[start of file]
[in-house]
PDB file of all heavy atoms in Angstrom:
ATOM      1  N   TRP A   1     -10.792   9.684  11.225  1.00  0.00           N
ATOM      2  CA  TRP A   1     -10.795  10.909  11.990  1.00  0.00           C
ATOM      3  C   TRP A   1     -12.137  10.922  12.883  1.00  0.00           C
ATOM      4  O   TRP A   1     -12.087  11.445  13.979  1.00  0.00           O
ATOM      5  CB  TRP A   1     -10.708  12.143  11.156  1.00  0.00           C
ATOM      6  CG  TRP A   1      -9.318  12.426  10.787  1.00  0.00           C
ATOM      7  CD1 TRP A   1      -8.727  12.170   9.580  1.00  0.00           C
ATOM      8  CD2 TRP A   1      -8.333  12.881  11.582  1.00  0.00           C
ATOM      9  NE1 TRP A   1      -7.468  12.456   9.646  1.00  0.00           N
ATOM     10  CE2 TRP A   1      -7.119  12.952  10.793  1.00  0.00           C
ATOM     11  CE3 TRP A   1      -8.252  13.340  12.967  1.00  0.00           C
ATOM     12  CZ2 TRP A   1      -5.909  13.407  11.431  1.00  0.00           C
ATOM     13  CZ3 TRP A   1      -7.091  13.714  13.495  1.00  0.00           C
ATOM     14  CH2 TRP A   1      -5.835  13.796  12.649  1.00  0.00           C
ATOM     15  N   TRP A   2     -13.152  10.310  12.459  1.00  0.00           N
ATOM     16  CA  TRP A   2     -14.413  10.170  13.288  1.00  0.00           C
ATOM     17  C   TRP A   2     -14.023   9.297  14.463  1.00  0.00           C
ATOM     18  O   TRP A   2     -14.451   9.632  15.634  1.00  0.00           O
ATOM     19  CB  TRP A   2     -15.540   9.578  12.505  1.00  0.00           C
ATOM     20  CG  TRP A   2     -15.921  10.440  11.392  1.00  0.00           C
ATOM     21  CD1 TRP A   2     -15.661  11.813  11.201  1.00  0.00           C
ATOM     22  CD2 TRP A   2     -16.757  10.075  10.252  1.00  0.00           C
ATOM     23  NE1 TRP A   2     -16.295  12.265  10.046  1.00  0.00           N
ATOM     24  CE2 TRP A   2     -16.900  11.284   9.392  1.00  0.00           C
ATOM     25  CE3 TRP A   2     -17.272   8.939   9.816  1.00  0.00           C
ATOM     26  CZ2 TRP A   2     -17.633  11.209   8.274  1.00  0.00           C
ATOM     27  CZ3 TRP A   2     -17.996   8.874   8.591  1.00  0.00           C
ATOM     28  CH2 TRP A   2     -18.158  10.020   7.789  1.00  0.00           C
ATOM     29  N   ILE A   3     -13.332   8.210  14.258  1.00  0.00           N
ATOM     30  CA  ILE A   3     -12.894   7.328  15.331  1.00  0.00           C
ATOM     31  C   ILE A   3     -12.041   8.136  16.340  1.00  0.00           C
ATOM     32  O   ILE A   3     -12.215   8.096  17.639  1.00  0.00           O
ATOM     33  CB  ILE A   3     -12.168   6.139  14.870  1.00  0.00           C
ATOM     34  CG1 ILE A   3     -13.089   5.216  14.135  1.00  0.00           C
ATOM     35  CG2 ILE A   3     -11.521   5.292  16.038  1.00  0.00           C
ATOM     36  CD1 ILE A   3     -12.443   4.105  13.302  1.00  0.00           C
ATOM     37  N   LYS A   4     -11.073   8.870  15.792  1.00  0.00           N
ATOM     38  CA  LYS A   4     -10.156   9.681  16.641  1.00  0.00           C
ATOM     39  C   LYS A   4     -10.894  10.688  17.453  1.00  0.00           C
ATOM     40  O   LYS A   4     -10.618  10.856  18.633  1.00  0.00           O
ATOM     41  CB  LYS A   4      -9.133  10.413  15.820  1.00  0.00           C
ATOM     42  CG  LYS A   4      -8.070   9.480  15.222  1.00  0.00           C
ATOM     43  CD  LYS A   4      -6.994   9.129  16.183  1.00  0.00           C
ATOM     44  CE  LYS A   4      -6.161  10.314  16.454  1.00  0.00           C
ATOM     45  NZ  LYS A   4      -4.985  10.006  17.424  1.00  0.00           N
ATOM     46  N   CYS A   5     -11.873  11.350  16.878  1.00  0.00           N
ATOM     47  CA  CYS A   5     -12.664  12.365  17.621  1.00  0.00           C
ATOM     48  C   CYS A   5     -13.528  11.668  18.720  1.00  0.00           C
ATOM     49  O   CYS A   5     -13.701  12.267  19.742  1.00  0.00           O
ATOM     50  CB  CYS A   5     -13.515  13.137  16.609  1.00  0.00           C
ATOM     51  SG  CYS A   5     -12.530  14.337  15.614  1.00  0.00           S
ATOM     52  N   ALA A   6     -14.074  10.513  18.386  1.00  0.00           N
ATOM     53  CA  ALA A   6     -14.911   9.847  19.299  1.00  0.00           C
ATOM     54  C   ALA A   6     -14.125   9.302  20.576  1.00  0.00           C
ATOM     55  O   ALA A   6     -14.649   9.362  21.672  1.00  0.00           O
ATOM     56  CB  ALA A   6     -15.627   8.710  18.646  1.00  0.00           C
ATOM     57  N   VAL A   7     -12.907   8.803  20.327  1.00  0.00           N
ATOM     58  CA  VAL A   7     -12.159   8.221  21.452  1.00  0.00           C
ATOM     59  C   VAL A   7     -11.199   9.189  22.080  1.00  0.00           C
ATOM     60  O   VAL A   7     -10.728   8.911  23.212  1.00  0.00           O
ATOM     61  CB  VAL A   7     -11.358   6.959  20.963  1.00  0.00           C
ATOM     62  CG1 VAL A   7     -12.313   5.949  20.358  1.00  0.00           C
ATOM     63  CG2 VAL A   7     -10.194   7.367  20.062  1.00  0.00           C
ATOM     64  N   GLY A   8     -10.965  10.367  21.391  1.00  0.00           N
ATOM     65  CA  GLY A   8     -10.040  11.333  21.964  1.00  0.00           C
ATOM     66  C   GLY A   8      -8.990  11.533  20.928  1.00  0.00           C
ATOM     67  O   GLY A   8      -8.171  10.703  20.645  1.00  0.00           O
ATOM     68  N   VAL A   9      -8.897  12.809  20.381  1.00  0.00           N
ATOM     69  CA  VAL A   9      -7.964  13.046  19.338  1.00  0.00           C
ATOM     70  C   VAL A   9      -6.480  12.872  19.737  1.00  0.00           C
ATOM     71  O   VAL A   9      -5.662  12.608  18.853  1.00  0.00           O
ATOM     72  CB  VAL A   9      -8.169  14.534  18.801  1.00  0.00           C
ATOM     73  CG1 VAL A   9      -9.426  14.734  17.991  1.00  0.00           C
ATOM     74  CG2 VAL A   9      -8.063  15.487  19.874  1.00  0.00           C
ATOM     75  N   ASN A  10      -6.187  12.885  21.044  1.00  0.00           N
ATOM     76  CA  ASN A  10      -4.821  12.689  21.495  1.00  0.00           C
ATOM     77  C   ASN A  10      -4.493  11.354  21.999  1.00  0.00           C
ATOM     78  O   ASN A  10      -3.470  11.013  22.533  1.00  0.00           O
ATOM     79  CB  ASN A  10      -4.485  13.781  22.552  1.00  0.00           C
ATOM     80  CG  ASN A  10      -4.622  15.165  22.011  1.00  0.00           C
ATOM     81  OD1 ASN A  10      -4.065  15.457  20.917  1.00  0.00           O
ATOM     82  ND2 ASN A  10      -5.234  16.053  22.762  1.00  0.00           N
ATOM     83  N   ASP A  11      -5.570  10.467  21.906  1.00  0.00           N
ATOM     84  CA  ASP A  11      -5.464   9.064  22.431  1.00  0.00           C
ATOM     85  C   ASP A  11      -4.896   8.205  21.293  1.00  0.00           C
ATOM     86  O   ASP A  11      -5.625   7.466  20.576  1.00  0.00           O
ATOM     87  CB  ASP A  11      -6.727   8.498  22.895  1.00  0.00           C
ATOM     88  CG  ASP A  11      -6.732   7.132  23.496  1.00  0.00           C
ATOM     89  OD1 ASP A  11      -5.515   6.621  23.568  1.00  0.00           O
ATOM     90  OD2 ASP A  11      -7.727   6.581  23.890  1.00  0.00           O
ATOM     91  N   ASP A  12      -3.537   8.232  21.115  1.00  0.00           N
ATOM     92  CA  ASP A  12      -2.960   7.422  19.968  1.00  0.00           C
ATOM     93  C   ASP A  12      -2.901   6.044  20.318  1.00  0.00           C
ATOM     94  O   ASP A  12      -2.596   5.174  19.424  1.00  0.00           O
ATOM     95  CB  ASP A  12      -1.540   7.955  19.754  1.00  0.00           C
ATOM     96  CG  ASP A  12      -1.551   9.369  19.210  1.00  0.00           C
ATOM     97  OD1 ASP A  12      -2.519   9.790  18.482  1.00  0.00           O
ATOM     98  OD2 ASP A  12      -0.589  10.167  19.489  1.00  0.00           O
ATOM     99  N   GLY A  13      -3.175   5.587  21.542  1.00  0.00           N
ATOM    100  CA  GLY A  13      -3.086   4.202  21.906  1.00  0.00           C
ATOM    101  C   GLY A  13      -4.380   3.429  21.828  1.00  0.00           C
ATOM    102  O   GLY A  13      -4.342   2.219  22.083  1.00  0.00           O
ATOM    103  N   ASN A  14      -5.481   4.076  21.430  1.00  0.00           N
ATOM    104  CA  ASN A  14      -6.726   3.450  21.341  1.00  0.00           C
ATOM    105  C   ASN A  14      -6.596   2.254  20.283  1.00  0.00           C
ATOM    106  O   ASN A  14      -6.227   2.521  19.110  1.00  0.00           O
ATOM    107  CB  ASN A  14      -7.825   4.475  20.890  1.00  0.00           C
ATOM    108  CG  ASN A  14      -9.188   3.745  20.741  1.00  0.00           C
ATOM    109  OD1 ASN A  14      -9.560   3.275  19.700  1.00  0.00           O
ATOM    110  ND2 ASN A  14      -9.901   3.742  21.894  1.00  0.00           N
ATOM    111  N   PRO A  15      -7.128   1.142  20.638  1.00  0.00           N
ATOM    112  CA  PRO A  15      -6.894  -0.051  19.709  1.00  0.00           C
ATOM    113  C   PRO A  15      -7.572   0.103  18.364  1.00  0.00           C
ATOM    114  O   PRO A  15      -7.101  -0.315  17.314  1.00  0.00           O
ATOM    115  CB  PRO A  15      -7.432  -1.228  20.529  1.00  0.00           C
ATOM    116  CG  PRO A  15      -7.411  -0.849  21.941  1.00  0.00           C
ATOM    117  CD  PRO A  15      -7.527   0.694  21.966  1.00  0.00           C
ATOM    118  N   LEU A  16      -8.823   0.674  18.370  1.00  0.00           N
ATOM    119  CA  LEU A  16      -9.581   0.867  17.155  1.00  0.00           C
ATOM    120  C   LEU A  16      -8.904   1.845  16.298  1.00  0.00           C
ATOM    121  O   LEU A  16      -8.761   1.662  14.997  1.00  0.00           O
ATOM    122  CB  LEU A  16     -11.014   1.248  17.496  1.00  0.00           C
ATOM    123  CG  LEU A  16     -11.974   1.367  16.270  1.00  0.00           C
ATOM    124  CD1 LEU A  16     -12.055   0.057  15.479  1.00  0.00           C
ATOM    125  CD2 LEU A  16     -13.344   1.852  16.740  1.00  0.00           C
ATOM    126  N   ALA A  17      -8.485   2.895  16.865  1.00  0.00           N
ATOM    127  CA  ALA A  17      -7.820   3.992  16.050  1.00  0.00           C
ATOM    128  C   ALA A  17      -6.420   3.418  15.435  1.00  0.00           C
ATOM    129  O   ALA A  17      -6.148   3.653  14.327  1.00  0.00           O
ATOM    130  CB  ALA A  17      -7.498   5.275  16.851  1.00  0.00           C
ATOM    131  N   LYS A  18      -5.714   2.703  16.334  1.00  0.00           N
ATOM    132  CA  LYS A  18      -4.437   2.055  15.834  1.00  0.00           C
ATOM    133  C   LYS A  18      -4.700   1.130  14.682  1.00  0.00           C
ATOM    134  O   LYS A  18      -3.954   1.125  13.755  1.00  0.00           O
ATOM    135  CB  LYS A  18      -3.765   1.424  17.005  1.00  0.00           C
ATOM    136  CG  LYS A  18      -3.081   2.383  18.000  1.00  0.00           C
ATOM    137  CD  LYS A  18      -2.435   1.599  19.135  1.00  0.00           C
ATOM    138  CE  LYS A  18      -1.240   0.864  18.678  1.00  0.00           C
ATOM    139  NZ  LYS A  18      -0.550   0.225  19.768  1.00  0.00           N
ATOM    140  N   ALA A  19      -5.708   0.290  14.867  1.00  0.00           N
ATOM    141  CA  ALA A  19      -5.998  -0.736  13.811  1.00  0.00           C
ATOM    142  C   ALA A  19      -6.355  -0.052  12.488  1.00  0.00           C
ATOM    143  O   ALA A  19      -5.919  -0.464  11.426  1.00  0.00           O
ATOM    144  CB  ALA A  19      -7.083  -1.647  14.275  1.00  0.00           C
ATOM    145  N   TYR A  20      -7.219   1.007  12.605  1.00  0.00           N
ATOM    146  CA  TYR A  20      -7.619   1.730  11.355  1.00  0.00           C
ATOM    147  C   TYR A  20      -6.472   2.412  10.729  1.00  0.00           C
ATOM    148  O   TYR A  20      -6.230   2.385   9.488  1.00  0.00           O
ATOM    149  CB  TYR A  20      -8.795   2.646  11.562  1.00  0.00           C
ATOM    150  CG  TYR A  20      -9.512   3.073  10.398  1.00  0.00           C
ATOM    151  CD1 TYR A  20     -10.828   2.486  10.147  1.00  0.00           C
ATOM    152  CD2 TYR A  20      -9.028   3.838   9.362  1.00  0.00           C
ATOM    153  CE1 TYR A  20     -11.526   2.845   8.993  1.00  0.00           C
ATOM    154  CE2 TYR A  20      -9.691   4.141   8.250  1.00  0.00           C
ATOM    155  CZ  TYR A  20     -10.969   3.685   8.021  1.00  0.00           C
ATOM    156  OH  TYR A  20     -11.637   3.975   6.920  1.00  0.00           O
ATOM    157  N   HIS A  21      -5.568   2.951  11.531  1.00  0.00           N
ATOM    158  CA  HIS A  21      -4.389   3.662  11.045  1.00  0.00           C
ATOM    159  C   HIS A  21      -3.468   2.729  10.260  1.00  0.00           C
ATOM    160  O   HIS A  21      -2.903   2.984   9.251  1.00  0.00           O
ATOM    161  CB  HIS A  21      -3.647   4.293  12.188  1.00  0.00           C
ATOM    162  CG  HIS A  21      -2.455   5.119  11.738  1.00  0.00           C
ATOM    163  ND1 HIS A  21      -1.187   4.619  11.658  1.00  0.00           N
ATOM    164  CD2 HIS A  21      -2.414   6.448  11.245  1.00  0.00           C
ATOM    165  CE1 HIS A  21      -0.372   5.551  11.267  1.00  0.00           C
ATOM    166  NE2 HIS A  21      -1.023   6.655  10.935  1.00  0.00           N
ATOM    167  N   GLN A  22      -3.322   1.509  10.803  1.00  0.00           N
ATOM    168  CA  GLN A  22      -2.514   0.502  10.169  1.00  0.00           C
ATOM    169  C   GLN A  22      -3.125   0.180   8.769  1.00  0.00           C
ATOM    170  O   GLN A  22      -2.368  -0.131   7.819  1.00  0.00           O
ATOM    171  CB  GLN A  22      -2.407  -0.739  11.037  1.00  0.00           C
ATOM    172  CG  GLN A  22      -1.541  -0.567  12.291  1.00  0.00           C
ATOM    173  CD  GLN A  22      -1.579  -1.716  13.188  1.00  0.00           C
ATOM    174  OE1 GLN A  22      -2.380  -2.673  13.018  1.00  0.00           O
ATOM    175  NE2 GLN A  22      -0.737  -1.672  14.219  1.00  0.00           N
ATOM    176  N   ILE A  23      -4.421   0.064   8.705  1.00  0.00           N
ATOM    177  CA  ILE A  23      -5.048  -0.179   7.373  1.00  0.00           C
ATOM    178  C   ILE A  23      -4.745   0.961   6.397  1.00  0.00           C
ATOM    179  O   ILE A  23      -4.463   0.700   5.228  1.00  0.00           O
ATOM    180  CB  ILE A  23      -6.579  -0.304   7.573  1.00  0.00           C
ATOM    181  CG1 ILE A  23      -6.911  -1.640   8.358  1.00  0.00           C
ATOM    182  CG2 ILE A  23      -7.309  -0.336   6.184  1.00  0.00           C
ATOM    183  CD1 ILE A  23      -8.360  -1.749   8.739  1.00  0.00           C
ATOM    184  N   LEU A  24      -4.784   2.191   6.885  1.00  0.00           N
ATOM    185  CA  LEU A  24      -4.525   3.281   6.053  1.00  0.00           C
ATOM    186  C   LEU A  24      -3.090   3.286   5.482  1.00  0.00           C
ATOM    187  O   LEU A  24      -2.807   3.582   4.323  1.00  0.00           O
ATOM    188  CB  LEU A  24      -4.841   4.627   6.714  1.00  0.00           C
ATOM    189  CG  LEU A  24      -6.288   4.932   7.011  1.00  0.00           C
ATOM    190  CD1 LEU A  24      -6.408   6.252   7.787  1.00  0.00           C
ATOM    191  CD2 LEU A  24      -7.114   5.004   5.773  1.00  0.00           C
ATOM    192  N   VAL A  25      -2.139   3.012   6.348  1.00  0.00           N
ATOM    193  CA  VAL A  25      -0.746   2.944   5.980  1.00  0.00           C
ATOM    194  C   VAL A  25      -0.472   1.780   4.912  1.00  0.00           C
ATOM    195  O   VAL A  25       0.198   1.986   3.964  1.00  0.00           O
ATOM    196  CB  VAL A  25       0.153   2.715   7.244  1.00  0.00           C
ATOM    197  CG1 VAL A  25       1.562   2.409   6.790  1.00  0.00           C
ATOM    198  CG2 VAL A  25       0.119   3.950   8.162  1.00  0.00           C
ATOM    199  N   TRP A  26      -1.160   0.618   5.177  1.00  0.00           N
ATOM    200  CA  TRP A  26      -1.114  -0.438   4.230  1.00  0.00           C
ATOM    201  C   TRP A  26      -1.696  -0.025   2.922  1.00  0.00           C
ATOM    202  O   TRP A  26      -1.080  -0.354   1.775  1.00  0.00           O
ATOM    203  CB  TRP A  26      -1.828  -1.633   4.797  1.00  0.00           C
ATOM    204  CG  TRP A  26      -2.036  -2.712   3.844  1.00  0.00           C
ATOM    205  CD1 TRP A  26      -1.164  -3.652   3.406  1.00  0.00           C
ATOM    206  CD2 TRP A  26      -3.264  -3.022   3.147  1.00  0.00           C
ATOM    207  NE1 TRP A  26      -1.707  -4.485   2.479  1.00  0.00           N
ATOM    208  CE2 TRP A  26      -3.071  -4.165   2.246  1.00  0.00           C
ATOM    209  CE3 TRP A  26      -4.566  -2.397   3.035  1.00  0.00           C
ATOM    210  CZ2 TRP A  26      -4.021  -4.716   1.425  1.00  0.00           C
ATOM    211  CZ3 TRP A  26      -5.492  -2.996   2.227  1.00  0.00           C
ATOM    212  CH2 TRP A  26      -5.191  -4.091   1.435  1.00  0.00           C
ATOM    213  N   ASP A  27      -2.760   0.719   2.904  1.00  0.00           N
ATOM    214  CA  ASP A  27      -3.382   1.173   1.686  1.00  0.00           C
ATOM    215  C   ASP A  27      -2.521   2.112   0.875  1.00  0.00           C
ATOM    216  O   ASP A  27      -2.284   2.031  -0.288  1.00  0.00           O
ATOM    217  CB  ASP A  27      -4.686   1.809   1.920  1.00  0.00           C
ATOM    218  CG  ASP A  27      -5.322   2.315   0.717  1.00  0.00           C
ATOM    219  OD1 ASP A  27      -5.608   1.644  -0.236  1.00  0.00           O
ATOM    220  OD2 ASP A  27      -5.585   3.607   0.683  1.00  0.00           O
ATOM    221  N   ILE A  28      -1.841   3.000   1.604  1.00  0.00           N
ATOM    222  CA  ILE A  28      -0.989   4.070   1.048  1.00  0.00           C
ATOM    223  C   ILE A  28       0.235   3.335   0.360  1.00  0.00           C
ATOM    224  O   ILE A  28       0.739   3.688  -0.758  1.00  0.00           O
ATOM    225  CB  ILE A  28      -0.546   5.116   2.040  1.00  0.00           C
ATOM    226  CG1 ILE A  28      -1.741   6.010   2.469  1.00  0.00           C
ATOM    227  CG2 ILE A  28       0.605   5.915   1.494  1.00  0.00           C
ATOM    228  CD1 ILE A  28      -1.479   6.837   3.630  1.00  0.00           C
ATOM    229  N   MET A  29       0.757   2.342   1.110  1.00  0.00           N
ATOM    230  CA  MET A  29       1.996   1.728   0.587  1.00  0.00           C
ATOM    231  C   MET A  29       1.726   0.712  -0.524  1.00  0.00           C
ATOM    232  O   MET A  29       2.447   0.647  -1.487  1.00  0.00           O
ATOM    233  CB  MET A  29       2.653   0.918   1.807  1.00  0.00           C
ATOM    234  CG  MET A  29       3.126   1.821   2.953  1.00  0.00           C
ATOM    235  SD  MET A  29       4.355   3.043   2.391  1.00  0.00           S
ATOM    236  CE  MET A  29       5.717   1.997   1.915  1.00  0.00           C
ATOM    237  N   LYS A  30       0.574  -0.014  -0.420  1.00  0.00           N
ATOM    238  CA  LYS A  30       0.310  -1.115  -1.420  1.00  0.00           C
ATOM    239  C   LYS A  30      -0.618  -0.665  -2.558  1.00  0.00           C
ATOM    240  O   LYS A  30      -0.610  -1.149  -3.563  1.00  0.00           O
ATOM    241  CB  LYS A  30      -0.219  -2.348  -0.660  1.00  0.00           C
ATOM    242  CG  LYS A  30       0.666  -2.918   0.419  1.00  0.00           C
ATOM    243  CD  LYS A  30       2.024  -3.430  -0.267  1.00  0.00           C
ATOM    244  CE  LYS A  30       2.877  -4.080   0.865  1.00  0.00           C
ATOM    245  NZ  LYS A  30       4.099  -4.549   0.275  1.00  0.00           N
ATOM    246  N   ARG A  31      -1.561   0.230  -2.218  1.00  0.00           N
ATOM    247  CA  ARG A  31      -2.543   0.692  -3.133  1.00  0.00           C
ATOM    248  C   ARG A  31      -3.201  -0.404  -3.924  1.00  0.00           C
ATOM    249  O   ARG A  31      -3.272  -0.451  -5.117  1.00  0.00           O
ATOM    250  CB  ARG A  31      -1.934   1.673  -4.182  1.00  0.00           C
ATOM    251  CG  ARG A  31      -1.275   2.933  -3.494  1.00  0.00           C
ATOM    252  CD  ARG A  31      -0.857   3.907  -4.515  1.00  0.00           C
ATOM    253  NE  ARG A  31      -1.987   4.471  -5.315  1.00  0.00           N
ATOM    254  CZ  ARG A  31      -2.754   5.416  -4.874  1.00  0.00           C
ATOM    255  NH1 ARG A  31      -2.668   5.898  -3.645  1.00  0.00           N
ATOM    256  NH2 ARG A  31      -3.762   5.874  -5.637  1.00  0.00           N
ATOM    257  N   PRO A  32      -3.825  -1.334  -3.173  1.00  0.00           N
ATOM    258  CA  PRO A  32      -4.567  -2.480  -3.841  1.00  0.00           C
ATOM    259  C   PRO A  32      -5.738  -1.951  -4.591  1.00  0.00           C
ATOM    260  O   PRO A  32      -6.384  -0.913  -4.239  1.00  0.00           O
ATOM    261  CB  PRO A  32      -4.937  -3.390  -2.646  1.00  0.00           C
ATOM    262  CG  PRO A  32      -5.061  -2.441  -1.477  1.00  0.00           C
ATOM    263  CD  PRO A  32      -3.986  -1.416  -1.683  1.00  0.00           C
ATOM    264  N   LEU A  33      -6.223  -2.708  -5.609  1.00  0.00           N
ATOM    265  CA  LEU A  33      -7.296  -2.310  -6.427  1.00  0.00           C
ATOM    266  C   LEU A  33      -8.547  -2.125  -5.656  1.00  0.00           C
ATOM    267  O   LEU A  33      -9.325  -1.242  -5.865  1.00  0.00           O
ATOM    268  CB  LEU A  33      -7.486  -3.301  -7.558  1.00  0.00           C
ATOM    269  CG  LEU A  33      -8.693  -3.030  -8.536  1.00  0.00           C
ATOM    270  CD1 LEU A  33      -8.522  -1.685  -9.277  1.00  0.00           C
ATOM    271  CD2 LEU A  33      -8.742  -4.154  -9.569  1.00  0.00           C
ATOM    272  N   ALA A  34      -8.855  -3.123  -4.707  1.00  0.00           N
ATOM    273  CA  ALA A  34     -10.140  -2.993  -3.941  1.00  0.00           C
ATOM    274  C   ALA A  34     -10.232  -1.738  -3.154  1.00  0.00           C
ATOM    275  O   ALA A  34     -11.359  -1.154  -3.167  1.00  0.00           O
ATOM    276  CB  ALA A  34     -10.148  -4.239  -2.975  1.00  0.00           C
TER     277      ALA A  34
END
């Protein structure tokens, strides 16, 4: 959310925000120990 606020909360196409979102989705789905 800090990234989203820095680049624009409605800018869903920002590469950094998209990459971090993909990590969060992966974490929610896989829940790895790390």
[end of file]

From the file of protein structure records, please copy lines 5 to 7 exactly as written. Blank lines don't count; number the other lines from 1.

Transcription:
ATOM      3  C   TRP A   1     -12.137  10.922  12.883  1.00  0.00           C
ATOM      4  O   TRP A   1     -12.087  11.445  13.979  1.00  0.00           O
ATOM      5  CB  TRP A   1     -10.708  12.143  11.156  1.00  0.00           C